When U.S. Representative Jamaal Bowman visited his childhood home in Harlem’s East River Houses last winter, he was struck by a piece of graffiti at the entrance. The tag read, simply, “Help.”
For Bowman, it was a fitting testament to the state of New York City’s public housing, which aims to provide “safe, affordable housing” to low- and moderate-income New Yorkers. In recent years, however, the New York City Housing Authority, or NYCHA, has become a poster child of environmental injustice and government neglect. The agency faces a $40 billion backlog of lead paint, mold, heat and gas outages, and myriad other problems to fix. This has translated into a public health crisis for its half-million residents — more than the population of Atlanta, Georgia — which, like so many other symptoms of inequality, has only deepened during the COVID-19 pandemic.
NYCHA’s neglected infrastructure also takes a toll on the climate. A study by the agency last year found that its outdated heating systems waste two-thirds of their energy. Those systems are overwhelmingly powered by fuel oil and natural gas. As a result, NYCHA buildings alone produce a whopping 3 percent of New York City’s total carbon emissions.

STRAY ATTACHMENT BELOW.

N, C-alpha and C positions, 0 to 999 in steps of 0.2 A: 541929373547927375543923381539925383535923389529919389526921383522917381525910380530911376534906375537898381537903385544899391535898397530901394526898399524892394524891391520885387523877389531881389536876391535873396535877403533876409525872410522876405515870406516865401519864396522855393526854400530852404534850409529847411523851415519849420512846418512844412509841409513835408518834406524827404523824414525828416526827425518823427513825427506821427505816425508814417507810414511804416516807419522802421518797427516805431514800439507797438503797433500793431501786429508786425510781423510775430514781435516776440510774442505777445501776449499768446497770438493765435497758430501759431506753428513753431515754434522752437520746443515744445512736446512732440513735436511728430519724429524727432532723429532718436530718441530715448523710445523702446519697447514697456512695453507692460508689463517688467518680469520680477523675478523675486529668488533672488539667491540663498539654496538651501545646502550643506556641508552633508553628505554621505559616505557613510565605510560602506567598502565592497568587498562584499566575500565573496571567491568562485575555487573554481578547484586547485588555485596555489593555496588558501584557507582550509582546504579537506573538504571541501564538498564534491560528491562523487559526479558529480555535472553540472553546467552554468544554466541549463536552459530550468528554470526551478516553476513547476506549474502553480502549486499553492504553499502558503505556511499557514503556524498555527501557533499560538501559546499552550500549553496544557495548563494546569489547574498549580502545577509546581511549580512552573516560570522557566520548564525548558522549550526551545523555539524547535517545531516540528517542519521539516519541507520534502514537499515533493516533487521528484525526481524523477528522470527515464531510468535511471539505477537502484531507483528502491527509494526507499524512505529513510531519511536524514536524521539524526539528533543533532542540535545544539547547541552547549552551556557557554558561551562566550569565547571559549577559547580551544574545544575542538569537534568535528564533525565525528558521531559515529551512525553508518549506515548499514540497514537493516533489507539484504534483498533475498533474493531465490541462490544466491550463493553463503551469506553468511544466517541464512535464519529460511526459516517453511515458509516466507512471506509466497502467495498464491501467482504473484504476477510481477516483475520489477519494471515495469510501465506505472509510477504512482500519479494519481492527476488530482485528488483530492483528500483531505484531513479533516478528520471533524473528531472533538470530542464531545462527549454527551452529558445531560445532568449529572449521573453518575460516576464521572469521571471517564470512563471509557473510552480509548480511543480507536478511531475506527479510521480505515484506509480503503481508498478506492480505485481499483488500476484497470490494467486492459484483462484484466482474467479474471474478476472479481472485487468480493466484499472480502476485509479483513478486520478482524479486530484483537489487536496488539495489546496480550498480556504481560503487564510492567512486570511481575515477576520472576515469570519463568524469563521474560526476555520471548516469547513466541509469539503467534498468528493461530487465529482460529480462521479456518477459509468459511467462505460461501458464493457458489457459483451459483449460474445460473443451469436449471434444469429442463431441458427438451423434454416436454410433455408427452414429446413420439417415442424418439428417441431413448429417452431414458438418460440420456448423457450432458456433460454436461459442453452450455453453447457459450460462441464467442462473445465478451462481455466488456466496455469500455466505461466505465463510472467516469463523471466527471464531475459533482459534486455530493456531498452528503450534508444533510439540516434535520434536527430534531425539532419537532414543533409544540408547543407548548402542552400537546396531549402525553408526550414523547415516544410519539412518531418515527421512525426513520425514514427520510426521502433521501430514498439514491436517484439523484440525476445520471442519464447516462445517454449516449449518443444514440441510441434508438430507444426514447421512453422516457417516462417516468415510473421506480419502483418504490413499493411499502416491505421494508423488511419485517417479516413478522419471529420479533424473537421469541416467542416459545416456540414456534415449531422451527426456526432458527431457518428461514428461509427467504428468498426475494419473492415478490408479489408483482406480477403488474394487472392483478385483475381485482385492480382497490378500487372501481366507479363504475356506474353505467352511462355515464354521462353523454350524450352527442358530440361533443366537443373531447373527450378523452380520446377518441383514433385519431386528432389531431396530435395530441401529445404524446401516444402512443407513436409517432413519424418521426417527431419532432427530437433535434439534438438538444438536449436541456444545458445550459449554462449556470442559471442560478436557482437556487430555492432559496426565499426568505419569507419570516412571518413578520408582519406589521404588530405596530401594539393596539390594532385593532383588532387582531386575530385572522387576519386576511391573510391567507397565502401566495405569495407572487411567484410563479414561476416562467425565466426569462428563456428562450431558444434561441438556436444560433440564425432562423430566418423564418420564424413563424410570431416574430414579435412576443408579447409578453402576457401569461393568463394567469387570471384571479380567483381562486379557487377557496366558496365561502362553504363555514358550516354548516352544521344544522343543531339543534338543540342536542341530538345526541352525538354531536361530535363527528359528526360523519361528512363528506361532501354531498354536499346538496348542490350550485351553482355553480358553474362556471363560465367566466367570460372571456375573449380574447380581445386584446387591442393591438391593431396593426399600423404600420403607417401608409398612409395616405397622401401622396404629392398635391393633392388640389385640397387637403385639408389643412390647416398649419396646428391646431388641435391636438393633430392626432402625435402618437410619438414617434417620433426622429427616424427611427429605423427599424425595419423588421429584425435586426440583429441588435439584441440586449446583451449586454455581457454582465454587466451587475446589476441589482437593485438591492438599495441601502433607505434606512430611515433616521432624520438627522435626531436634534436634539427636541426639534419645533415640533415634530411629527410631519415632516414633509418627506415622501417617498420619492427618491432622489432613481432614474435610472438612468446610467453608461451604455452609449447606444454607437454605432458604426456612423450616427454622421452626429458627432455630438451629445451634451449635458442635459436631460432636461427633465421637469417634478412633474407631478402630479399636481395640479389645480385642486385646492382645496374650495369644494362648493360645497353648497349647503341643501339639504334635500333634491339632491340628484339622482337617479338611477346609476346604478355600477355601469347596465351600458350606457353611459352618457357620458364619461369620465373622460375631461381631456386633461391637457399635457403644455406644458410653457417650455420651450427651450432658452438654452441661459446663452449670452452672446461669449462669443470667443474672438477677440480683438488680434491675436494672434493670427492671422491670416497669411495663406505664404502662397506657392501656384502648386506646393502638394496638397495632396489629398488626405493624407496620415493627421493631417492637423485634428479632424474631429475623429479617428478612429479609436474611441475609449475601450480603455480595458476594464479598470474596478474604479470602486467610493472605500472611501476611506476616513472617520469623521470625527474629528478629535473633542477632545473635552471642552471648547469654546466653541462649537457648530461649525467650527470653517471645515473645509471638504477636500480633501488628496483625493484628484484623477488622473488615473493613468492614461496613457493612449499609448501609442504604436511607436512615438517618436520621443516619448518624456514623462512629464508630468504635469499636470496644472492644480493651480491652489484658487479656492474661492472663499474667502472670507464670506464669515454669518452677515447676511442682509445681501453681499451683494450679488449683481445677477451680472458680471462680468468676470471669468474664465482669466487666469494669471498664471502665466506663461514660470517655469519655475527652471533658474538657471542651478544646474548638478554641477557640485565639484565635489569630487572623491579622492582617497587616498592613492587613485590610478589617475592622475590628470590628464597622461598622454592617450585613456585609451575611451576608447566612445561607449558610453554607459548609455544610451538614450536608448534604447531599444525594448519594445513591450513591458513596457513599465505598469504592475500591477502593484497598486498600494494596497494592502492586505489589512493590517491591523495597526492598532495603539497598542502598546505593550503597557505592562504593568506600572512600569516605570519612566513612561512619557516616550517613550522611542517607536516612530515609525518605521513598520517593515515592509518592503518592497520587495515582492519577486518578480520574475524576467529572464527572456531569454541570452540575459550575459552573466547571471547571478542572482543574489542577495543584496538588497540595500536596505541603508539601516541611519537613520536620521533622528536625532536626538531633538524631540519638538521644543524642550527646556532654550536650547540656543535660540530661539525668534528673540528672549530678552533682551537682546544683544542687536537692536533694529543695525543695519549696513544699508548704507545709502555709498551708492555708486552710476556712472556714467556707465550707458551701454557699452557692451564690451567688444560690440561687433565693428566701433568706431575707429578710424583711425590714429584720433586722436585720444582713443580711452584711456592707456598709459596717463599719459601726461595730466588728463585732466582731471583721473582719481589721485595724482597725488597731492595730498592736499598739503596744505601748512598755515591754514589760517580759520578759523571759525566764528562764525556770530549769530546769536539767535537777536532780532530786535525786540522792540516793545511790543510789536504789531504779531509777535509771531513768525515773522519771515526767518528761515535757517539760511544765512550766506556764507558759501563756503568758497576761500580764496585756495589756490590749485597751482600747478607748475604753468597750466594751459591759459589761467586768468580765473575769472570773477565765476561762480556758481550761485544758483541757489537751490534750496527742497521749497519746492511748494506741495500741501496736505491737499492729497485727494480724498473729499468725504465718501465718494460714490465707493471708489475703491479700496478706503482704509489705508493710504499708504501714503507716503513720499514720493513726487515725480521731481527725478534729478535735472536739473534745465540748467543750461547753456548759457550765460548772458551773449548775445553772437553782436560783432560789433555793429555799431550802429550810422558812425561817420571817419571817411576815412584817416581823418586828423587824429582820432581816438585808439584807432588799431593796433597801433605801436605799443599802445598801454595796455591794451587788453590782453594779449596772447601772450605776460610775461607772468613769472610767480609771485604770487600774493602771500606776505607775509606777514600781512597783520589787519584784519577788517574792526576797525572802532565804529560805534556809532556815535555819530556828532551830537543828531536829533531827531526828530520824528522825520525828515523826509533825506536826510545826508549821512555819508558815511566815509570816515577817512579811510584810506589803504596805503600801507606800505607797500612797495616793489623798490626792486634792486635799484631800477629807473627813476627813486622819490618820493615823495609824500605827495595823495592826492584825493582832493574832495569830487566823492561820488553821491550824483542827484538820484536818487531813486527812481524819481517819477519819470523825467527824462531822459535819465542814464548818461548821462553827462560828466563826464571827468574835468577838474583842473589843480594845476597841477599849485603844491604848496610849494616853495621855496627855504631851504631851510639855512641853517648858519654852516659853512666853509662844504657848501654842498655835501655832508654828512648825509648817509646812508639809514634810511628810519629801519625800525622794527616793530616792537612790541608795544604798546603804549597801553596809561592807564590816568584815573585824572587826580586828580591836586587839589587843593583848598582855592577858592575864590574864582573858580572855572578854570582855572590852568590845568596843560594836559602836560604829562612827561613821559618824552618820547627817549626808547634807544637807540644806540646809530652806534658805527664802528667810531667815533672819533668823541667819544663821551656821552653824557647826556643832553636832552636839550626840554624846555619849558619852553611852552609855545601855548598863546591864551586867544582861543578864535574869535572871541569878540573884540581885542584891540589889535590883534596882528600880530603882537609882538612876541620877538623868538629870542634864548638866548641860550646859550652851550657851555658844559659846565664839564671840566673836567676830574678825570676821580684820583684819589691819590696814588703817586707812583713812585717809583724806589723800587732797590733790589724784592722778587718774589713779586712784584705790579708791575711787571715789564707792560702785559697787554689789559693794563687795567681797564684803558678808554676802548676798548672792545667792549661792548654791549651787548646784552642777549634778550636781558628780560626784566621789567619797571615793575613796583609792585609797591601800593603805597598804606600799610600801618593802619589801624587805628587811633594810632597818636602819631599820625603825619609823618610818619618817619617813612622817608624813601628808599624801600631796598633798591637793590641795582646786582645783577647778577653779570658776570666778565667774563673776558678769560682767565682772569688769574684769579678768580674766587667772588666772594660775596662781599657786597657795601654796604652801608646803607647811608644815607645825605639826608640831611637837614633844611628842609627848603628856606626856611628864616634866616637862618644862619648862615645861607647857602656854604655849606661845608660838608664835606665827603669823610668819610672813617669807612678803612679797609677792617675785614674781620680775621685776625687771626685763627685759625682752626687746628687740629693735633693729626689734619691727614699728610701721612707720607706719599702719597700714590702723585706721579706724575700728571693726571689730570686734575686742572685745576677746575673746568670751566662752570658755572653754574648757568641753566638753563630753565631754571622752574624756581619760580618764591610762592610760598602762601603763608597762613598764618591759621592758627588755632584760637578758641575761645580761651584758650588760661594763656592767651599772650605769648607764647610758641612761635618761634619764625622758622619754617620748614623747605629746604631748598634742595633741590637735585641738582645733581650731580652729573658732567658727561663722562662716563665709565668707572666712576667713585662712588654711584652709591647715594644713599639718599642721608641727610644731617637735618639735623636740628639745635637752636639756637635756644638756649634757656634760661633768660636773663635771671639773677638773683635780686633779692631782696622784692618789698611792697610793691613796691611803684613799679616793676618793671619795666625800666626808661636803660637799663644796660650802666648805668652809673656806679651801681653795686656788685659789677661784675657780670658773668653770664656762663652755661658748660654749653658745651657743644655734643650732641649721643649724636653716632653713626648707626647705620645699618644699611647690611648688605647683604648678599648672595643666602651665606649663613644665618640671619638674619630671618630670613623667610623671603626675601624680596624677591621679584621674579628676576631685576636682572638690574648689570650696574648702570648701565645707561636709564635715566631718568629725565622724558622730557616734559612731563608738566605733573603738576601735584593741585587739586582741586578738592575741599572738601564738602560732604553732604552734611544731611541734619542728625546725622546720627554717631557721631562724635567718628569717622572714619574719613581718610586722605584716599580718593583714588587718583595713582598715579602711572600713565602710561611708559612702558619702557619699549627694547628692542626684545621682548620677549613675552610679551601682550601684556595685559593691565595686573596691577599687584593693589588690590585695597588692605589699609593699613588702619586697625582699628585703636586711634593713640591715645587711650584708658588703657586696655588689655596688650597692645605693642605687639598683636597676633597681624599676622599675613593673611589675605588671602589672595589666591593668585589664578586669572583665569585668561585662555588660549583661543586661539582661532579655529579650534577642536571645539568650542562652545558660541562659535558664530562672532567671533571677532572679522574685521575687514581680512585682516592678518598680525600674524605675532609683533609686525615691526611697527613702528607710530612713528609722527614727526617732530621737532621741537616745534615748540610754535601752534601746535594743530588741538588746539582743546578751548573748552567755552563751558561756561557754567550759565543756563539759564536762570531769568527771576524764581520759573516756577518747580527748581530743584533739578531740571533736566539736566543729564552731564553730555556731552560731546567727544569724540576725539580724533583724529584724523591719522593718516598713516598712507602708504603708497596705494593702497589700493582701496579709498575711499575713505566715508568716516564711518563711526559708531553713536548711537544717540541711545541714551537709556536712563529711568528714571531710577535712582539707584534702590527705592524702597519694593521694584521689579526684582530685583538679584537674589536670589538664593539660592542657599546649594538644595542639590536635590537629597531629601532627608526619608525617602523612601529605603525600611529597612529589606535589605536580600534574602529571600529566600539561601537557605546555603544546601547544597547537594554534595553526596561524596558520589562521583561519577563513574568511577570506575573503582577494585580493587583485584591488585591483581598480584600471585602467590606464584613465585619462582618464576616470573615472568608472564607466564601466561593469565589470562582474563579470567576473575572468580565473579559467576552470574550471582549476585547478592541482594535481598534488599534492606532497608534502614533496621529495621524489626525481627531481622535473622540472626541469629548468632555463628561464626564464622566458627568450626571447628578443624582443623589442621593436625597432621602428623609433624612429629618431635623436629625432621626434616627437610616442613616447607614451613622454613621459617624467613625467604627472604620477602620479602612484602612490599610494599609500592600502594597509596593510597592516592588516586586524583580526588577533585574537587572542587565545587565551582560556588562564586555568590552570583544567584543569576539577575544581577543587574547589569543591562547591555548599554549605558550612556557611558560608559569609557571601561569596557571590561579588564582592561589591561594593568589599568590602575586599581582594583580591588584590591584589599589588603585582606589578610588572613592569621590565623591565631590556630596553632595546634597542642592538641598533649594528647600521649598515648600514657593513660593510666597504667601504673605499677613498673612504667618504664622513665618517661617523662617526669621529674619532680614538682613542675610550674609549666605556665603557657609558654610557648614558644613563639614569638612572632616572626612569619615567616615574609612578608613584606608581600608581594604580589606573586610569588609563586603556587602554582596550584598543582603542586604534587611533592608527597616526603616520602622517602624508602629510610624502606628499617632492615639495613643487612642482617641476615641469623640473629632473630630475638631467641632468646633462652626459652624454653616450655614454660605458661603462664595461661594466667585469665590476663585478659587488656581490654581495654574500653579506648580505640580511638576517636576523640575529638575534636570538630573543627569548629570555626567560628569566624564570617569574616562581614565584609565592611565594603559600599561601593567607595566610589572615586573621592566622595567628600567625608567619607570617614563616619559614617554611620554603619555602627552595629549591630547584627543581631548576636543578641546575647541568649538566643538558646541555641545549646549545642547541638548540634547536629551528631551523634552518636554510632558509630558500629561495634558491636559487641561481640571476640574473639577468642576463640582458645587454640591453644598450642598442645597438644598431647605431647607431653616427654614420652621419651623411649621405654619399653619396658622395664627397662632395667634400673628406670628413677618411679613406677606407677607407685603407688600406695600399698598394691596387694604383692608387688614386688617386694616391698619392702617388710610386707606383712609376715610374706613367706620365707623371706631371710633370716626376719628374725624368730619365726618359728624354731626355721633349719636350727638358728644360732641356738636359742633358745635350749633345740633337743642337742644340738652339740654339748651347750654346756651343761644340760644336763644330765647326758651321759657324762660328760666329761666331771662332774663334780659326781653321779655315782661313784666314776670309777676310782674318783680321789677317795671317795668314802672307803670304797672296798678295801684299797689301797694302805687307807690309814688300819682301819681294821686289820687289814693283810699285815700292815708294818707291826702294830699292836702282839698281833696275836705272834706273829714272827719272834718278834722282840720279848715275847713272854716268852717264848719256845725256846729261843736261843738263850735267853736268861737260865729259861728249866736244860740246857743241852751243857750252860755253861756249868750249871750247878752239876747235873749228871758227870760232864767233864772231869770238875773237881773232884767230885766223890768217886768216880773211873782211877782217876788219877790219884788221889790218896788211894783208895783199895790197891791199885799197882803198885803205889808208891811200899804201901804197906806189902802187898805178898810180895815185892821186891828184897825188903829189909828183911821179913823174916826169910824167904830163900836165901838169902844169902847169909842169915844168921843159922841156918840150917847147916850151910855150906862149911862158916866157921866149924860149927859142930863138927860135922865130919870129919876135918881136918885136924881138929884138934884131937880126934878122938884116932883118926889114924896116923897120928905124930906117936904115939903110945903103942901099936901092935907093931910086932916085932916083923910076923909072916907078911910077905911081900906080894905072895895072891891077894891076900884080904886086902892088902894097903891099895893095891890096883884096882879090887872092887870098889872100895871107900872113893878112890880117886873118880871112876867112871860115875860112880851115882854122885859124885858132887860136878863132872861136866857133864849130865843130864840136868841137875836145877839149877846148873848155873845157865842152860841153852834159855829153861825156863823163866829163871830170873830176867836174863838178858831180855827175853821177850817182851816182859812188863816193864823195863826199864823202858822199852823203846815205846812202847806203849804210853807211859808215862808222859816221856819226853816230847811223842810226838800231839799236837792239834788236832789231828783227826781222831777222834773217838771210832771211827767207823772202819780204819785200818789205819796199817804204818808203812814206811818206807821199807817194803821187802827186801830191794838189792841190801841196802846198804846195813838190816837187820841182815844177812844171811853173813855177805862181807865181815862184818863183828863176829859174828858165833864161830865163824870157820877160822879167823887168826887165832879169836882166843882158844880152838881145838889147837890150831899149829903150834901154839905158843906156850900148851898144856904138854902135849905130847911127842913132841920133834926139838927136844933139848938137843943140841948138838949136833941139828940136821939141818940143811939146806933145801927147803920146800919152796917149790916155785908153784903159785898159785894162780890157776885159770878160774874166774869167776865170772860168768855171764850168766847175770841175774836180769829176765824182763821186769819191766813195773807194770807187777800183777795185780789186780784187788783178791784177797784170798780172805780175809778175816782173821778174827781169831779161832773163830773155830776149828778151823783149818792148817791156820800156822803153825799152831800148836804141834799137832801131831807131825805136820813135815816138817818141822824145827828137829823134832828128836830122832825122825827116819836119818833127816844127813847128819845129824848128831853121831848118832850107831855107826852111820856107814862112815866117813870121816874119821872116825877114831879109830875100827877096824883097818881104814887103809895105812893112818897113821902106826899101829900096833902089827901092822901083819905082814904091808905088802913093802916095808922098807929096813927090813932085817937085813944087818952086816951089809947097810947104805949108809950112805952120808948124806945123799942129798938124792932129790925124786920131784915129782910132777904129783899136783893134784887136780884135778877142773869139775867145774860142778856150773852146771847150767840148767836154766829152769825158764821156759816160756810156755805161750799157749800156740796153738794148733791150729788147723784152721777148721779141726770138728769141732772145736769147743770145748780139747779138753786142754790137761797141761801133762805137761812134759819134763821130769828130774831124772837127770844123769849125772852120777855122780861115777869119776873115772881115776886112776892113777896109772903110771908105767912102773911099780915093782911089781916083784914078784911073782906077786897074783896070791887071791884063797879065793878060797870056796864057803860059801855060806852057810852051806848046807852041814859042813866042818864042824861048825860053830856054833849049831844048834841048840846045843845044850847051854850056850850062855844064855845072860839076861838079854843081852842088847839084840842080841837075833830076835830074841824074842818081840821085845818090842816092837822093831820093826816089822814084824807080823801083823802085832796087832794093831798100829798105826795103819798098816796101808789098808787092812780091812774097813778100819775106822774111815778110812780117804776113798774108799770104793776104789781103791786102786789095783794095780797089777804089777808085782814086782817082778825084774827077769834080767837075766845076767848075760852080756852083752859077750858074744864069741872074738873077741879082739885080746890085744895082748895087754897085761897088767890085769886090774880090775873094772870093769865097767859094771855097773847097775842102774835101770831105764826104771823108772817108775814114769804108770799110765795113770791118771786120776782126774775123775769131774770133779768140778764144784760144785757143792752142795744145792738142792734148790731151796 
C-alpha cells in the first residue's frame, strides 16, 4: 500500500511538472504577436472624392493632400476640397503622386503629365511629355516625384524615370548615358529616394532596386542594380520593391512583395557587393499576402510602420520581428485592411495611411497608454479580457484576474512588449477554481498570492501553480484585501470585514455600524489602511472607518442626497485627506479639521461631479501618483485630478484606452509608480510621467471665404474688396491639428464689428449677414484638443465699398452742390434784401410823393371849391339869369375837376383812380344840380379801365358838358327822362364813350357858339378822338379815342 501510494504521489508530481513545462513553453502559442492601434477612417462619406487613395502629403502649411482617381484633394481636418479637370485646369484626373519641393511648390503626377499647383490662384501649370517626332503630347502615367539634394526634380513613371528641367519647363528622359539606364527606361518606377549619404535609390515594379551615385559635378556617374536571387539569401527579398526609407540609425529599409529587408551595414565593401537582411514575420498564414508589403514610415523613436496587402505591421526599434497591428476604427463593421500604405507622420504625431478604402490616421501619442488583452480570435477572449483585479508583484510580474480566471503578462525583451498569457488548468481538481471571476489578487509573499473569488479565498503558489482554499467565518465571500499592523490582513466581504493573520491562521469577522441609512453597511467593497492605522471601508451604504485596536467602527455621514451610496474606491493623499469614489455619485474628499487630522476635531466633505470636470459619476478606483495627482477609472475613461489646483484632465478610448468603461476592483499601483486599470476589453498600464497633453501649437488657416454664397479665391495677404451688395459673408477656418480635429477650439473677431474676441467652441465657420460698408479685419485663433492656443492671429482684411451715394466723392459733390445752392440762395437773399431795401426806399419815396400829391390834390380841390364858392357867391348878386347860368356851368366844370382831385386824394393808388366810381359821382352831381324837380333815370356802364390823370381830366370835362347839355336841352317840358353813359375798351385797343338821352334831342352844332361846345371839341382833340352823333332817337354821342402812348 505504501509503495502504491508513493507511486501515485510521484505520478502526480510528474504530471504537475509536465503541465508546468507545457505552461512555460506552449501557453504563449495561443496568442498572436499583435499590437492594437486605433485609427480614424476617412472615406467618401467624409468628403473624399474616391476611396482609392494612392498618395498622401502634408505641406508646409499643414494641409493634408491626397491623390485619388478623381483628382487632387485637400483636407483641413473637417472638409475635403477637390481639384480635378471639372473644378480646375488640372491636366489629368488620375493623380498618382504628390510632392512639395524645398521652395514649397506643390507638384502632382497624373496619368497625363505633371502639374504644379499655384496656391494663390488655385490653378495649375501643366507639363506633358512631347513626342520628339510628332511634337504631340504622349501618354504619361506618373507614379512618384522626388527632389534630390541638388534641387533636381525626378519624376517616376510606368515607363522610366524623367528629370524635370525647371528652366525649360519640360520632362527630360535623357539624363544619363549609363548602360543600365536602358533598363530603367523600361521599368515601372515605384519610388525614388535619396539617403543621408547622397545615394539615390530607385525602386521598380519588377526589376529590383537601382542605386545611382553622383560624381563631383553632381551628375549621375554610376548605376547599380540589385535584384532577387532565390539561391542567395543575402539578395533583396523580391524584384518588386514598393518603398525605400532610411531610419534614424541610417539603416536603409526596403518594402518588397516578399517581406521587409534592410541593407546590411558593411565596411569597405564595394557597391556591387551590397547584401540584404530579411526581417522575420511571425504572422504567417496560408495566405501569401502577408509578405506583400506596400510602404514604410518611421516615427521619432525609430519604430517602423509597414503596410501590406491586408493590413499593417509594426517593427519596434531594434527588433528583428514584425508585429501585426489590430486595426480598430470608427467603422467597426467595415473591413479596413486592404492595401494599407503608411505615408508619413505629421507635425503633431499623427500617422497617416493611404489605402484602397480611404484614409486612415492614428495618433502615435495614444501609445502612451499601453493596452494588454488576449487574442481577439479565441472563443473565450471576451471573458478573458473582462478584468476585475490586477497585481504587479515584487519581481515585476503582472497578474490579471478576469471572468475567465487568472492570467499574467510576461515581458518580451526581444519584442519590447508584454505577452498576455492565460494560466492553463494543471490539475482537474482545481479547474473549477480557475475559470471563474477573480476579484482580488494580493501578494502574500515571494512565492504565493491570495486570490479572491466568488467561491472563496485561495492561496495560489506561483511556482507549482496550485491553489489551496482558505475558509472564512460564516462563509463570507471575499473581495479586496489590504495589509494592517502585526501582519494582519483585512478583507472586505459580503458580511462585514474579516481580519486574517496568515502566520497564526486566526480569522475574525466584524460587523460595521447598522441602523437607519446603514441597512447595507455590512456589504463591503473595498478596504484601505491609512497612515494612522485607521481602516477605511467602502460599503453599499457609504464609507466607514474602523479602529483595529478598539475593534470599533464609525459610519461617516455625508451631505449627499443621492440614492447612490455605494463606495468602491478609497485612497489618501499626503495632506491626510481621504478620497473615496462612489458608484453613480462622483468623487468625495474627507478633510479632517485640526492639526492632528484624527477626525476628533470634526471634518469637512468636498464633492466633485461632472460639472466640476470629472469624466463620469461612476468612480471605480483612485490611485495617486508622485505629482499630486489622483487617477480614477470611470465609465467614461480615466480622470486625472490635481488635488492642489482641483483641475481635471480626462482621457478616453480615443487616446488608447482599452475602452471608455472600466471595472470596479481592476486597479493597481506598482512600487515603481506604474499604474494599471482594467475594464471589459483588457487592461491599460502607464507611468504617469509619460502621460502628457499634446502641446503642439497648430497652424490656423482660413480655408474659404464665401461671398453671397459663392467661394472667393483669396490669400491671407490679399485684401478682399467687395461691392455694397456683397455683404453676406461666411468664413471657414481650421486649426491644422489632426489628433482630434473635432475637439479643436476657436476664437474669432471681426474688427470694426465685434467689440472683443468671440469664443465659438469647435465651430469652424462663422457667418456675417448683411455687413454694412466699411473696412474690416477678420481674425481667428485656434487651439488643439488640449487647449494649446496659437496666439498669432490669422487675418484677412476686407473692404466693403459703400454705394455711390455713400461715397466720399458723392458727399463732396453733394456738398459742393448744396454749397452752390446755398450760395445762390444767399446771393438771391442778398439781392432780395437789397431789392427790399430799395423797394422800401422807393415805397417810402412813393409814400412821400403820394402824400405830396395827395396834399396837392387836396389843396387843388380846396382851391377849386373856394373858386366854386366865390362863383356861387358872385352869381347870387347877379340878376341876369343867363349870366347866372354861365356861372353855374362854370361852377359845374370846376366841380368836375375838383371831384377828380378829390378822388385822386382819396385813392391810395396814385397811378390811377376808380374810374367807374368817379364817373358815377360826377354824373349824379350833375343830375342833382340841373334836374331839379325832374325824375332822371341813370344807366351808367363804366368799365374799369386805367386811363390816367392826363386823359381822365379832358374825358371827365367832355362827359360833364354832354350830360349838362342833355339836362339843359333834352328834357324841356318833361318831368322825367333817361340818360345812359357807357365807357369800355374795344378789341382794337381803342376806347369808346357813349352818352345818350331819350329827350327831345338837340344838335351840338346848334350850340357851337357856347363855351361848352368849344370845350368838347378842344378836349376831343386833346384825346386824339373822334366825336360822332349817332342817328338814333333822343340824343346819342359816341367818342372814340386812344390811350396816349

But soon, NYCHA may have the funding to address its habitability issues and emissions problem hand in hand. Top Democrats in Washington, D.C., are promising $80 billion in funding for public housing as part of their $3.5 trillion budget reconciliation package. NYCHA, as the largest and most distressed of the country’s housing authorities, could be eligible for up to half of the total funding.
NYCHA’s updated sustainability agenda, published last week, offers a glimpse of what the agency could do with that kind of funding. The program highlights goals like deep energy retrofits, solar roofs, and community gardens as part of what Steven Lovci, NYCHA’s executive vice president of capital projects, calls a “holistic approach” to restoring the promise of public housing.
So far, these goals remain largely aspirational. But such a transformation is well underway in other cities around the world — perhaps none more than Paris, which has been retrofitting thousands of public housing units per year for more than a decade. The city’s ambitious retrofit campaign may offer some insights into how American housing authorities like NYCHA could make essential repairs while also reducing building emissions, and respecting tenants’ rights during tricky renovations.